Guest post by Tacy Lambiase, Climate Communications and Storytelling Manager
Last month, I had the opportunity to connect with many passionate, smart, and hardworking climate professionals at the 5th National Adaptation Forum in Baltimore. More than 800 people attended – a record turnout – to share their ideas, strategies, successes, and challenges with preparing our world for a rapidly changing climate.
The KLA and Climate Resilience Consulting (CRC) teams also had the chance to meet and network with many attendees at our interactive booth. (If you haven’t already, take our quick quiz to find out which adaptation strategy matches your personality!)
Couldn’t attend this year’s event? Check out the 2022 program; NAF will be posting videos and summaries of the main sessions later this month. We also talked about KLA's equity-centered approach to resilience planning and our work with clients from Cambridge, MA, to Clark County, NV, in a recent blog post. And we compiled the KLA and CRC resources from NAF on this page.
1. Hail to Thee, Maryland
As a Maryland resident and graduate of UMD, I have a LOT of Maryland Pride. So yes, I know that I’m biased when I say that Baltimore was the perfect location for NAF. But hear me out: Maryland is a national leader on climate policy. As representatives from the state and Baltimore’s Office of Sustainability noted during the opening plenary, Maryland has set the most aggressive GHG emissions reduction target in the nation (60% reduction by 2031 and net-zero emissions by 2045). Baltimore's Community Resiliency Hub Program has become a model for communities across the county. And, docked in the Baltimore Harbor outside of the conference hotel was a particularly fun steward of the City’s commitment to clean water and sustainability: Mr. Trash Wheel!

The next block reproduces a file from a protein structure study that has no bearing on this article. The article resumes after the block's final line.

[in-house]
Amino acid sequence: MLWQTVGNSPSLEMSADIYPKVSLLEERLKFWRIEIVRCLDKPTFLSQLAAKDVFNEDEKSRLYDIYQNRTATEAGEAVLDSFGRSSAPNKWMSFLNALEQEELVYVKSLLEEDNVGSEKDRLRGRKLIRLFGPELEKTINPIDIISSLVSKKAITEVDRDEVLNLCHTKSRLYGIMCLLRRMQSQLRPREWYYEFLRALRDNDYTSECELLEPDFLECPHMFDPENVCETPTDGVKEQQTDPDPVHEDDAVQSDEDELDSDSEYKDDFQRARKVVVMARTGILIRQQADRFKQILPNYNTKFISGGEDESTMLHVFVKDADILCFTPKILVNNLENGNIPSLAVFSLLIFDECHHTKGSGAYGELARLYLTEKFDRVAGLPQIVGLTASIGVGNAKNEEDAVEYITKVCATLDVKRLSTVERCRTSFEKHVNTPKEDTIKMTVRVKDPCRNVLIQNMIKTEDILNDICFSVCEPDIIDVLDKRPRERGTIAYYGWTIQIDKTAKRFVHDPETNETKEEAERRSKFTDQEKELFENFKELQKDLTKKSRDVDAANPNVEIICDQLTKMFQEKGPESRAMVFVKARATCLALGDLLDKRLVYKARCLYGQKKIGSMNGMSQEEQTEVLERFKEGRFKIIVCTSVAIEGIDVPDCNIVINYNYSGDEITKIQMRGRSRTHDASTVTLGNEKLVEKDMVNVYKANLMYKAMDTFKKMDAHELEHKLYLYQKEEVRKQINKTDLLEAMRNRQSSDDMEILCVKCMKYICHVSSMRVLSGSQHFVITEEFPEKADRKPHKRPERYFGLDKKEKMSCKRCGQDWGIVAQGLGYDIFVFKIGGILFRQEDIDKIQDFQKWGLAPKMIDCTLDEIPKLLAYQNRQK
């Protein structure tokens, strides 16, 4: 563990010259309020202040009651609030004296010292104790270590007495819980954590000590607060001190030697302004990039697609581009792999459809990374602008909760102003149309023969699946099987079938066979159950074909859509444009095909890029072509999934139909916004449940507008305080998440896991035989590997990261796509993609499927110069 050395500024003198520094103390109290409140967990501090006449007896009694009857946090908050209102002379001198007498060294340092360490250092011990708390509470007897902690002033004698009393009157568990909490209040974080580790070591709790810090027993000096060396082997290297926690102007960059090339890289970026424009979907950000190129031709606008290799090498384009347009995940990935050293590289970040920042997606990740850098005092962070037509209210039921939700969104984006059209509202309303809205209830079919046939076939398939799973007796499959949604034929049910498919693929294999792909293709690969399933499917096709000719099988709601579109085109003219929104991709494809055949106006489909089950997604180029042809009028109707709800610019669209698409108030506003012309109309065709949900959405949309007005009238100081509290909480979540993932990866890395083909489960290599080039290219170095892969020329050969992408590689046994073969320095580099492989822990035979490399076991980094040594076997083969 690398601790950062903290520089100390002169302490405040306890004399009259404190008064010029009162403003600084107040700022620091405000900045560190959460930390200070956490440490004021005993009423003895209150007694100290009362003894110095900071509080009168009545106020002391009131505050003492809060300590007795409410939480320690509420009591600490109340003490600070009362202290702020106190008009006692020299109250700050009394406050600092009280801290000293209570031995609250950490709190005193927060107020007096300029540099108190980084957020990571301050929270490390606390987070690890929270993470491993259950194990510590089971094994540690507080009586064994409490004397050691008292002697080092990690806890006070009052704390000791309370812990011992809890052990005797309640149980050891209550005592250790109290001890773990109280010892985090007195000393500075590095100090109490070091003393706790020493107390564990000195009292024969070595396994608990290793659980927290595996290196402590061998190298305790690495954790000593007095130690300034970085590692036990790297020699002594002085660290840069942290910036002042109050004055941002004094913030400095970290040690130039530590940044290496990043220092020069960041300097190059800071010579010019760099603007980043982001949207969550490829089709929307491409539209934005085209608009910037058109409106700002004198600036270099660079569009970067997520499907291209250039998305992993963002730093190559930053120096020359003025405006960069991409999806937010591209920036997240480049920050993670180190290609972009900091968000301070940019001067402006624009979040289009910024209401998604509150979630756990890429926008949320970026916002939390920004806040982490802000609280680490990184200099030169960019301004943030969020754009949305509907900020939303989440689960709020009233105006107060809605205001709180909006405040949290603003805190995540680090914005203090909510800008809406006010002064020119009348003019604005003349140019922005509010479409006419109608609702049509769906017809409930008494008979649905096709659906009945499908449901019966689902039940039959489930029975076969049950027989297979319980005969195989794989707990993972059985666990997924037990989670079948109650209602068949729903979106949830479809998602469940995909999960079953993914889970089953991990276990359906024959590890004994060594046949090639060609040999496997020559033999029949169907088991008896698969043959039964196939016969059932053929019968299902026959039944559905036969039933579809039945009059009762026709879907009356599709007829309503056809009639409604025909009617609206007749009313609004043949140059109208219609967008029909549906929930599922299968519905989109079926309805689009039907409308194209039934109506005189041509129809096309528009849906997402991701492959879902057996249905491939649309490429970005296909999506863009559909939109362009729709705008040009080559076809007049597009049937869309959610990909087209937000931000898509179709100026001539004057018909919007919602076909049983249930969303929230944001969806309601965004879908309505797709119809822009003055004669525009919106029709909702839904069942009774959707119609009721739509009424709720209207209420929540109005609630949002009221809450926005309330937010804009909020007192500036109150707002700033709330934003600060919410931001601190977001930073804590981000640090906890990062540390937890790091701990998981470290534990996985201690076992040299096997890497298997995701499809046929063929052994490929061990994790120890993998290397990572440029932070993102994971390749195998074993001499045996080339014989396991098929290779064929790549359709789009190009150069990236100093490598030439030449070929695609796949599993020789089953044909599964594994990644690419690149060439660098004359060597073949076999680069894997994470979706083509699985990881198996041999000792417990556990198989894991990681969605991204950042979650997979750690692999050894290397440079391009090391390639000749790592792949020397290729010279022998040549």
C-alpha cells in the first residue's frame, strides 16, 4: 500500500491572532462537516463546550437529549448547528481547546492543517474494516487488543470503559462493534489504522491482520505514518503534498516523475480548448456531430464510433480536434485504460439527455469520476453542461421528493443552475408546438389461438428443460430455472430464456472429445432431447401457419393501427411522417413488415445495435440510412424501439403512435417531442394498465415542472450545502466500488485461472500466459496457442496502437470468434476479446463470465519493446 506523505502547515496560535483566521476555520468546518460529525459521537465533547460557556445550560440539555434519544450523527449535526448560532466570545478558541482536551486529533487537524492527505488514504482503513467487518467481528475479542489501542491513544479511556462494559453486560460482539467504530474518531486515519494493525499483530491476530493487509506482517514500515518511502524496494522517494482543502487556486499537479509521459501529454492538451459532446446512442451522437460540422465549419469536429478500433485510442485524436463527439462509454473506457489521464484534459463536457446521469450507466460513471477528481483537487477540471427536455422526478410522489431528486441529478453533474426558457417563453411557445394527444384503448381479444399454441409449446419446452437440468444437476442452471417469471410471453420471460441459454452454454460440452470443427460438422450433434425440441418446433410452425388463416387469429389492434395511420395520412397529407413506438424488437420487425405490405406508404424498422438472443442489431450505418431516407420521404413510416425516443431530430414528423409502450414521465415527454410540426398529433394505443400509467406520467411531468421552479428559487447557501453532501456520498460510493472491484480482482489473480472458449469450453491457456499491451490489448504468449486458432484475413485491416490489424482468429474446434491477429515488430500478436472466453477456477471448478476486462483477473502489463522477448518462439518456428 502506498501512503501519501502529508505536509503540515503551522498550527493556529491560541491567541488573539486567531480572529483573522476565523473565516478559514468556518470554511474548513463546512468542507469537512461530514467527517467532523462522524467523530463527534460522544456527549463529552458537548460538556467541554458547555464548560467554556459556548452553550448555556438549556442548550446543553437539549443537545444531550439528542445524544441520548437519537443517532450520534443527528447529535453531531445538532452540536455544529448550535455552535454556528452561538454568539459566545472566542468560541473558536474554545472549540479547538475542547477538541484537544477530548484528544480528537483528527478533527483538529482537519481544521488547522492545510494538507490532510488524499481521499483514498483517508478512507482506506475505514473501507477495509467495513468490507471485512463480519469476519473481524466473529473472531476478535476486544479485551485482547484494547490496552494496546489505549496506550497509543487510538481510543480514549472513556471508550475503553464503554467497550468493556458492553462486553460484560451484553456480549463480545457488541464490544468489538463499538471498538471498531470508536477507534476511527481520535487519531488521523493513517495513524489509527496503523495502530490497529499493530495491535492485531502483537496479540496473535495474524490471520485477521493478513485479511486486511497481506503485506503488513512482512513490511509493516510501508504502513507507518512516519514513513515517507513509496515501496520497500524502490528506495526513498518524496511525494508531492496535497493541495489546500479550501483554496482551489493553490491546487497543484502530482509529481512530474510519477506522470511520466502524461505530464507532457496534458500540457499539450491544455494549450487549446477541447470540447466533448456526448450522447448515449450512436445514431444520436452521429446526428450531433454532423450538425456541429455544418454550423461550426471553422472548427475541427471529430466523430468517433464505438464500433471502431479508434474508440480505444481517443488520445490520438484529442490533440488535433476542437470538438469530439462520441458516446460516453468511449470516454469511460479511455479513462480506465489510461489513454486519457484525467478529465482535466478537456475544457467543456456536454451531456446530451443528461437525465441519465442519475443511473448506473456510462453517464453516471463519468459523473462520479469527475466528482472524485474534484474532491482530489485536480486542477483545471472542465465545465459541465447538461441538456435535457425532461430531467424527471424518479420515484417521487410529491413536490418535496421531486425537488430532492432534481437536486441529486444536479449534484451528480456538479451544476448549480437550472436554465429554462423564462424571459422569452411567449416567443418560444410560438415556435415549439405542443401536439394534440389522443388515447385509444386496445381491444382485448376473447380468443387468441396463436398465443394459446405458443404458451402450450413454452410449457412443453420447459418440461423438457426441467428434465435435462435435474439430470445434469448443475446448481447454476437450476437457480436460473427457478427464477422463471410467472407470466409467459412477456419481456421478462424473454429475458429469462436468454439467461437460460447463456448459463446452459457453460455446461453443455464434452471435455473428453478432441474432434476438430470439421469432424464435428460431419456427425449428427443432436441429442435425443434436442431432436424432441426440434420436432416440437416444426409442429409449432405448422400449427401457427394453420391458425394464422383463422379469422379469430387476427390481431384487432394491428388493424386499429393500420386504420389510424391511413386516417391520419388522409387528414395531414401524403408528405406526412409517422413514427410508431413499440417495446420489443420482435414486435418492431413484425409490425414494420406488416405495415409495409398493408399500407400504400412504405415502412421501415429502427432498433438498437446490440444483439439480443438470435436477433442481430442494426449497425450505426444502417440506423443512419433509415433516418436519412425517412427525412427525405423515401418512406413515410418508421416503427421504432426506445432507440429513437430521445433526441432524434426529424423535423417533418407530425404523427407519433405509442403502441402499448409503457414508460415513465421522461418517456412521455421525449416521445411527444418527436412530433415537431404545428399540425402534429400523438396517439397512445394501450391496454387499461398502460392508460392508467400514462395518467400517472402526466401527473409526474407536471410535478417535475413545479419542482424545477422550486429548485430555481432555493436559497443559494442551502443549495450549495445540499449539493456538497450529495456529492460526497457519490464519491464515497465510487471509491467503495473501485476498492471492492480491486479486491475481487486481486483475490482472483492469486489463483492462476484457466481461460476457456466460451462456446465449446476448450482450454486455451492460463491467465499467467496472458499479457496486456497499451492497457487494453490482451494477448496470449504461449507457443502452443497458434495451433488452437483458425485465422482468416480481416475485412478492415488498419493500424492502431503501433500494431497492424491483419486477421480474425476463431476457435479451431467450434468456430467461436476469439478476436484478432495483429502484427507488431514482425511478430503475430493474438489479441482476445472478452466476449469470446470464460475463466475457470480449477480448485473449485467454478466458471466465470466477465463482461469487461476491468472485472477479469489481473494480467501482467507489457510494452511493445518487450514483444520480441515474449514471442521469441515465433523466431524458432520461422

2. We Don’t Talk about Bruno – I Mean, Climate Change
As a climate communications professional, I was excited to see Dr. Katharine Hayhoe virtually participate in a session called “Moving From Facts and Fear To Storytelling: Changing The Climate Narrative.” Dr. Hayhoe has long championed the concept of simply talking about climate change as an effective way to decrease fear and apathy and encourage action and engagement instead. The problem? Only 35% of Americans even talk about climate change occasionally. Her recommendation? We need to start talking about climate change in terms of the places we love, the things we love and love to do, and the people we love. If we don’t talk about how those things will be impacted by climate change, we are going to be a lot less likely to care.